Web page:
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Advanced Alternative Payment Models,APMs,MACRA,Medicare Access and CHIP Reauthorization Act,Merit-based Incentive payment system,MIPS,Stoltenberg Consulting

MACRA considerations for physicians in 2017

Joncé Smith, Vice President of Revenue Cycle Management, Stoltenberg Consulting

Written by: Joncé Smith

Entering 2017 brings a huge degree of uncertainty amid major healthcare industry changes. In particular, the Medicare Access and CHIP Reauthorization Act (MACRA) holds several options for Medicare physician payment paths as healthcare providers interpret implications and exemption possibilities.

MACRA replaces the old sustainable growth-rate (SGR) formula for physician payment, shifting focus from the fee-for-service model to value-based care. Physicians must now pick from one of two reimbursement tracks: the Merit-based Incentive Payment System (MIPS) or Advanced Alternative Payment Models (APMs).

To help you better understand MACRA, we’ve outlined the program’s tracks below.

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artificial intelligence

Viewpoints: Another fight on healthcare coming; Artificial intelligence in the hospital

A selection of opinions on health care from around the country.

Huffington Post: Democrats Say They Will Fight Trump Over Health Insurance Subsidies
Get ready for another big congressional fight over Obamacare. The flashpoint this time is a key funding stream for the program ― one that subsidizes insurers so they can offer low-income consumers plans with reduced out-of-pocket expenses. President Donald Trump suggested in a Wednesday Wall Street Journal interview that he and other Republicans might cut off the funds. Now Democrats are saying they’ll fight this by demanding that Congress include the money as part of a spending bill that is supposed to keep the government running past April. (Jonathan Cohn, 4/13)

The New York Times: Can Trump Take Health Care Hostage?
Three weeks have passed since the Trumpcare debacle. After eight years spent denouncing the Affordable Care Act, the G.O.P. finally found itself in a position to do what it had promised, and deliver something better. But it couldn’t. And Republicans, President Trump very much included, had nobody but themselves to blame. (Paul Krugman, 4/14)

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Massachusetts,medical prices

Massachusetts to create website to help consumers navigate tricky healthcare world

Part of the goal of the site is to get patients to shop around like they would with any other service.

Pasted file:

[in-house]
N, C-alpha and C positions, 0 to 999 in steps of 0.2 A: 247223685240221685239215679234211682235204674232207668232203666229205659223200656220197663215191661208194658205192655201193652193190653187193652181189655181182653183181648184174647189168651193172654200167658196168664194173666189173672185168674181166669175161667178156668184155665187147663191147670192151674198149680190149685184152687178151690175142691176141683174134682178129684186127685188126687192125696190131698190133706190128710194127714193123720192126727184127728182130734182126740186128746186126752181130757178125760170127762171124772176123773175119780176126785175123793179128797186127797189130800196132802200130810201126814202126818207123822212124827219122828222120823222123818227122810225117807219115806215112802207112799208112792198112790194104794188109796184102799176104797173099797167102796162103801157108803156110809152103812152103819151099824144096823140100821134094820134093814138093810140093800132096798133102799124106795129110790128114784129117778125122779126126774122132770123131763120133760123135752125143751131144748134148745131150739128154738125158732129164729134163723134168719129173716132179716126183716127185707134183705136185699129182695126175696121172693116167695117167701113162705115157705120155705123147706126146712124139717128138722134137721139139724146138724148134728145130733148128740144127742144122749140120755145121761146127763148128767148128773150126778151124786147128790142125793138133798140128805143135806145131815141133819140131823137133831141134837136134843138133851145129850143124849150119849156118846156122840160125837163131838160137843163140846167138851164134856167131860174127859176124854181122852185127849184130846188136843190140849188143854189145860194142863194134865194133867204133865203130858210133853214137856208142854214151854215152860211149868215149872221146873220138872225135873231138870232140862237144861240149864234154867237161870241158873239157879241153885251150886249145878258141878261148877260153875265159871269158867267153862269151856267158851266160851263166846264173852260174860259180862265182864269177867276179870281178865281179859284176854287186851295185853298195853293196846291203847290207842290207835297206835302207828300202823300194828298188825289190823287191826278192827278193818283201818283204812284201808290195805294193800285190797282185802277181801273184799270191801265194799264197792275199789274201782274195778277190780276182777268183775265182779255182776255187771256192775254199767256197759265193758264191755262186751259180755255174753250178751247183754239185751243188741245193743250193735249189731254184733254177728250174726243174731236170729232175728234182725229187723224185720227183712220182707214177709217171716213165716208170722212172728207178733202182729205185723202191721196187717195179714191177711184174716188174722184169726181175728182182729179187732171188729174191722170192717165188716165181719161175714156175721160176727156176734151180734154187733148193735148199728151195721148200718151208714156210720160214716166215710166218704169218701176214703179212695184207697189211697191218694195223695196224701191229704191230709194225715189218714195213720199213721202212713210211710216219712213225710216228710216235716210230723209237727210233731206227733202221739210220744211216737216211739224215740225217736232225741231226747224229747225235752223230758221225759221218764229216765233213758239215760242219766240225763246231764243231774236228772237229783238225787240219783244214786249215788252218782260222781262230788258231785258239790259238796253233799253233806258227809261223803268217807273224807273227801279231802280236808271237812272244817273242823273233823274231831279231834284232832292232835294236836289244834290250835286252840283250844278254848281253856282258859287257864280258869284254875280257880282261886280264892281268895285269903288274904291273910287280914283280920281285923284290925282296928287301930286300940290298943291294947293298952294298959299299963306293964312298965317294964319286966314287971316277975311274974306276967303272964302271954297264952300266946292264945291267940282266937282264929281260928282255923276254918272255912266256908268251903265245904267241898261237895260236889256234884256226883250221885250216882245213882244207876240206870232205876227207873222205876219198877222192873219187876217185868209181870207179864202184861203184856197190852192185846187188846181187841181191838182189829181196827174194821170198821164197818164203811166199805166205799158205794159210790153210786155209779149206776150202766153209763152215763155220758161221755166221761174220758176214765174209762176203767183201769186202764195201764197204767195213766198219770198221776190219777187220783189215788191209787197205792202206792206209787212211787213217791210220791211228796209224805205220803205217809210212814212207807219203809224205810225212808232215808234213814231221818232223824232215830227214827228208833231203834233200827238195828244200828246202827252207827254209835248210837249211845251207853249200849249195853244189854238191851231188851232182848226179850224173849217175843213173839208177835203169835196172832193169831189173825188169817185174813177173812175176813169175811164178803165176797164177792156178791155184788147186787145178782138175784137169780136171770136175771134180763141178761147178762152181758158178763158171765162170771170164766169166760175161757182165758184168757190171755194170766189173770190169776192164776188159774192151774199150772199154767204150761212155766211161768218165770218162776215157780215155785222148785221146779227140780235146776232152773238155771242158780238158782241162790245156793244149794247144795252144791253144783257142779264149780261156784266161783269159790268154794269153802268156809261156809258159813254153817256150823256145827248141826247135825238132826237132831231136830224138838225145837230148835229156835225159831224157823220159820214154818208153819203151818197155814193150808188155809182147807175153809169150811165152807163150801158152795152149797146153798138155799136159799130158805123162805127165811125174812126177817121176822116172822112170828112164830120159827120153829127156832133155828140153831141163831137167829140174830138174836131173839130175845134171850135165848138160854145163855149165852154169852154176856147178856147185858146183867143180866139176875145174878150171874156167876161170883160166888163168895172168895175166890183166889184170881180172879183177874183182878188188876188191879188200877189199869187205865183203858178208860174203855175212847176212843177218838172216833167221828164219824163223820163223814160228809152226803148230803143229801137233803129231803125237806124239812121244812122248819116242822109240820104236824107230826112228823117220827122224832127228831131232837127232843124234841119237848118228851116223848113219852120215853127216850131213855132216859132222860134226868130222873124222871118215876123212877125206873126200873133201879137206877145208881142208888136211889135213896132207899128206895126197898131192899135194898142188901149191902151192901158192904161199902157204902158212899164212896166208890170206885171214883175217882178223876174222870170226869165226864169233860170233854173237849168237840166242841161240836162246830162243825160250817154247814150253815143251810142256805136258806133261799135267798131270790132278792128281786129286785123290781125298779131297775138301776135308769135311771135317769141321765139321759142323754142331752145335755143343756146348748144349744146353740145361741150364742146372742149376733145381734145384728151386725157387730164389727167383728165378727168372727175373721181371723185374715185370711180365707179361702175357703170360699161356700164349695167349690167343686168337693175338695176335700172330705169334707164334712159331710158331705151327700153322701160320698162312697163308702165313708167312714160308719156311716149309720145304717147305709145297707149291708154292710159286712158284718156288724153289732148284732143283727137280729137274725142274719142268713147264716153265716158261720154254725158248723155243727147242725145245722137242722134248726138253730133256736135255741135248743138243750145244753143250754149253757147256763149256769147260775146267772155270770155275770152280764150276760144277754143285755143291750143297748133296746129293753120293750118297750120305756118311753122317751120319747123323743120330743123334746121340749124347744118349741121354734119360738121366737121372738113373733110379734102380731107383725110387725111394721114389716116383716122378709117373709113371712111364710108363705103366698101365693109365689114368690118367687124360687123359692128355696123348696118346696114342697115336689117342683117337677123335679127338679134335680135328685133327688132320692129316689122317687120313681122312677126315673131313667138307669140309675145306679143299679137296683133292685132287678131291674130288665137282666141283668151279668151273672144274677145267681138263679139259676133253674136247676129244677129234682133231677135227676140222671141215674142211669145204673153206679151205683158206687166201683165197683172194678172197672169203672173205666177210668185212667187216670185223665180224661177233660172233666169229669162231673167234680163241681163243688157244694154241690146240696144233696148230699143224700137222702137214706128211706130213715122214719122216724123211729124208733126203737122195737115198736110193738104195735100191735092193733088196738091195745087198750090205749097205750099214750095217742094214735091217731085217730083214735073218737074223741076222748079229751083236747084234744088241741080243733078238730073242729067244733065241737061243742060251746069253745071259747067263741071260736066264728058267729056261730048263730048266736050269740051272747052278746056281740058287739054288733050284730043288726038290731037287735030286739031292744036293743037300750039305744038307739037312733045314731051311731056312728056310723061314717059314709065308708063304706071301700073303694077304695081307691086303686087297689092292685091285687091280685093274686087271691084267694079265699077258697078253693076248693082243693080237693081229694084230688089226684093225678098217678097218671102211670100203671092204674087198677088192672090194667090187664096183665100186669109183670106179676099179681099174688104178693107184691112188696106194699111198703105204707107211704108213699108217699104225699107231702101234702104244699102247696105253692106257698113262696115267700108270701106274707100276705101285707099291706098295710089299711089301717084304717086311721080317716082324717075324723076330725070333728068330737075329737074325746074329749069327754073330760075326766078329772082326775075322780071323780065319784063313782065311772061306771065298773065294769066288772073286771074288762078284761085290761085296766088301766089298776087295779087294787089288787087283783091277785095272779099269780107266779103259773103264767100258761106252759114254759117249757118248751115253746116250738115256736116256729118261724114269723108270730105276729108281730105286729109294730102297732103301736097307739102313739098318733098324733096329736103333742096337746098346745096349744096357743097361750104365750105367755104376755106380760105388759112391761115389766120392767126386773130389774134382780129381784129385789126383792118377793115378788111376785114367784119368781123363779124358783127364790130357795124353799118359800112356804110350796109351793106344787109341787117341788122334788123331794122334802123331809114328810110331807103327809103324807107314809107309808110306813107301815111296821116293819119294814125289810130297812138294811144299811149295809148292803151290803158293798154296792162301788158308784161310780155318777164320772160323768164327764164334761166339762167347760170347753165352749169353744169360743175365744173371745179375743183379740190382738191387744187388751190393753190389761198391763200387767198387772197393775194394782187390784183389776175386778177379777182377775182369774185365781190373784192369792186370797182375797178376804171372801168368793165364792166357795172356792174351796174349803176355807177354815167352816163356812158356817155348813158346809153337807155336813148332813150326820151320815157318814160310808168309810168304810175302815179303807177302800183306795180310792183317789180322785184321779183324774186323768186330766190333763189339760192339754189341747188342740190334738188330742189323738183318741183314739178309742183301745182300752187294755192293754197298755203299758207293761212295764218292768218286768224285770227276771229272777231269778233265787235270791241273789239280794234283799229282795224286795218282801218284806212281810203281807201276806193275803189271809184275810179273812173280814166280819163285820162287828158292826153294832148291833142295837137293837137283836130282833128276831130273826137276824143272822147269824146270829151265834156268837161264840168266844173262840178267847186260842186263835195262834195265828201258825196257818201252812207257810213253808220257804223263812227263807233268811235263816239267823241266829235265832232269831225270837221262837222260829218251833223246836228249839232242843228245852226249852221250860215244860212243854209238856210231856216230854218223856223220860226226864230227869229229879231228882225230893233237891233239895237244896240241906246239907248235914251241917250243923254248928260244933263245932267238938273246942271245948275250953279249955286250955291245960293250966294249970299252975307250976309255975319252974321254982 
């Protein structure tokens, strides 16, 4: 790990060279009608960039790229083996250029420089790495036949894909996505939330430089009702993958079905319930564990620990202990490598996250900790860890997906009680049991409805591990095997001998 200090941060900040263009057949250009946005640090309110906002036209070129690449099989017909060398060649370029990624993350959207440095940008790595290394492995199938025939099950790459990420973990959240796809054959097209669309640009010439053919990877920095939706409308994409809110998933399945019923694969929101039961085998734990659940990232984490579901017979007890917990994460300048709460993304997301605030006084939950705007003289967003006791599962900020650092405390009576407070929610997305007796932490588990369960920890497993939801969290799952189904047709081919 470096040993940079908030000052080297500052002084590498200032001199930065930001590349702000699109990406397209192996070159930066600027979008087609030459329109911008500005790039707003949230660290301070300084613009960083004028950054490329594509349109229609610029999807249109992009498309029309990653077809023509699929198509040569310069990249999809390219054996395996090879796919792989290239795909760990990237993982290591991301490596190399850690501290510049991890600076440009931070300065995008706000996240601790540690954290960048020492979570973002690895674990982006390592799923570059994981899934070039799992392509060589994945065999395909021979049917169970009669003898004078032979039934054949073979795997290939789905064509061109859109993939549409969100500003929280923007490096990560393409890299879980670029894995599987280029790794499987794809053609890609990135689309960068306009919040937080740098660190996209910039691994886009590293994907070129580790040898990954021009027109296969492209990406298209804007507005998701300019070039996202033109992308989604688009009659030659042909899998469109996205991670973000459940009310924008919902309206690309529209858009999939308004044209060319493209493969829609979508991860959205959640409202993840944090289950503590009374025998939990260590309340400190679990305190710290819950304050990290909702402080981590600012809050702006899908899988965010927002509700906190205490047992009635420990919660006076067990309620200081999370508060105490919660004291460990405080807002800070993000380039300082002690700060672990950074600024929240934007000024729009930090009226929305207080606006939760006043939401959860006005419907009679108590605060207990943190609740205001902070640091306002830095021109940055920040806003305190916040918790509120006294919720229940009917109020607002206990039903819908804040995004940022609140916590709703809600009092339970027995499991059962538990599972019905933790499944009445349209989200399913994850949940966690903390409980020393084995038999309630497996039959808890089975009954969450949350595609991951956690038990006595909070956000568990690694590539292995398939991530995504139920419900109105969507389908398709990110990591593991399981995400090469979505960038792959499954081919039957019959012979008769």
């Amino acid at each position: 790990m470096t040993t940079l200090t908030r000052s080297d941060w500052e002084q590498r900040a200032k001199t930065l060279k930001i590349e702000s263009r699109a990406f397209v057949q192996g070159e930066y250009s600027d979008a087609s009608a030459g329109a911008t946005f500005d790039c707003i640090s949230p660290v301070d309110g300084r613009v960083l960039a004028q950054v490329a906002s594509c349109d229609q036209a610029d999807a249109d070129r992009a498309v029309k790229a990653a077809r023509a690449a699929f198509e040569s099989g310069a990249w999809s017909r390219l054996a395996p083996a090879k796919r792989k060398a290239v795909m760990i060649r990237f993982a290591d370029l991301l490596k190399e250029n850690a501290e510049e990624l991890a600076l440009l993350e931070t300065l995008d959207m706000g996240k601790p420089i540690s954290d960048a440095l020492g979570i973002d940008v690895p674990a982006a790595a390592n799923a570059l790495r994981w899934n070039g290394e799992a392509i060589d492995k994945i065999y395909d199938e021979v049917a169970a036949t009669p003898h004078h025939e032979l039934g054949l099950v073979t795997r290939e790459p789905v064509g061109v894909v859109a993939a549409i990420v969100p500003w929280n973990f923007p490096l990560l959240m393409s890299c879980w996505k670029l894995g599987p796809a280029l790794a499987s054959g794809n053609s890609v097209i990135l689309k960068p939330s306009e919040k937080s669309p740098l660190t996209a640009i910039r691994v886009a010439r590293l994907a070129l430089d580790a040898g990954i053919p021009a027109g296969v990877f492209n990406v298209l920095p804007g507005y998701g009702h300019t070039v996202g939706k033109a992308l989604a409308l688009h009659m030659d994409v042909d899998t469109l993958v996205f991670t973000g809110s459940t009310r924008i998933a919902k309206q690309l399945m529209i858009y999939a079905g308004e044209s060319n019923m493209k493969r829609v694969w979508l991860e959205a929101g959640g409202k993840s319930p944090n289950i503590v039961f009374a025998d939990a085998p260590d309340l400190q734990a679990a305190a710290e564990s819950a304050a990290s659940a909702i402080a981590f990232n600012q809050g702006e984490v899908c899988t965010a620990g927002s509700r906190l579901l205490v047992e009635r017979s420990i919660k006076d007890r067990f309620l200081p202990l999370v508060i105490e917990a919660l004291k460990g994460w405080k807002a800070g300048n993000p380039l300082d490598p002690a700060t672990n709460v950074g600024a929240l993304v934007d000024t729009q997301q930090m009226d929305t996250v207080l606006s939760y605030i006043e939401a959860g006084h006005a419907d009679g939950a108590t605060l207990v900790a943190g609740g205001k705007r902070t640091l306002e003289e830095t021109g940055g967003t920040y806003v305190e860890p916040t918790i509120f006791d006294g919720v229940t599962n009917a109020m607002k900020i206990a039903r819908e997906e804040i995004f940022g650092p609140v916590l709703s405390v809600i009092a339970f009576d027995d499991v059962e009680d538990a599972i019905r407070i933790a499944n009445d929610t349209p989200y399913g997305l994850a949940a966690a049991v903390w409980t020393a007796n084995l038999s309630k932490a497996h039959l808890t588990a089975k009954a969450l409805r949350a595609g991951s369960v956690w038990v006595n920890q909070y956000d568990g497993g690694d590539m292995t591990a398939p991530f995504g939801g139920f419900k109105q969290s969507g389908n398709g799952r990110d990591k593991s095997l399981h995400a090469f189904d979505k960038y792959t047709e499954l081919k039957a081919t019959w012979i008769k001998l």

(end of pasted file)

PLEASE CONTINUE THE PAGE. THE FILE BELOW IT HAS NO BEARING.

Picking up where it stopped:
Boston Globe: State Aims At Elusive Goal: An Online Guide To Health Care Prices 
After years of delay, Massachusetts is taking another crack at a job that has proven especially tough: creating a one-stop online shop to help consumers make educated choices about their health care. The state’s Center for Health Information and Analysis has hired a vendor to design and launch a user-friendly website that includes the average prices of dozens of common health care procedures, safety and quality measures for individual hospitals, and basic information about obtaining insurance and getting care. (Dayal McCluskey, 4/14)

In other news —

New Orleans Times-Picayune: How Much Will That Cost? Finding Out Medical Prices In Advance
If you’re insured, ask your provider or check the company’s website for pricing tools. Many insurers now offer them, though not all are extremely useful. Some states have terrific pricing tools, such as Minnesota and New Hampshire, but a lot of the state resources are not so great. In Ohio, for example, the prices are simply the list or “chargemaster” prices, which are the top-end rates, and thus not very useful. The National Conference of State Legislatures has a scorecard of those resources. (4/13)

This is part of the KHN Morning Briefing, a summary of health policy coverage from major news organizations. 

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Longer looks: Martin Shkreli; Howard Dean; and faulty mammogram advice

Each week, KHN’s Shefali Luthra finds interesting reads from around the Web.

The New Yorker: Martin Shkreli Is Still Talking
On a recent evening, Martin Shkreli was drinking beer at Tuttles, a bar in the Murray Hill neighborhood of Manhattan that has sticky wooden tables and sports playing on TV. He was taking a break from two activities that now consume much of his time: writing computer code for a new company he heads and meeting with his lawyers in anticipation of his upcoming criminal fraud trial. (Sheelah Kolhatkar, 4/9)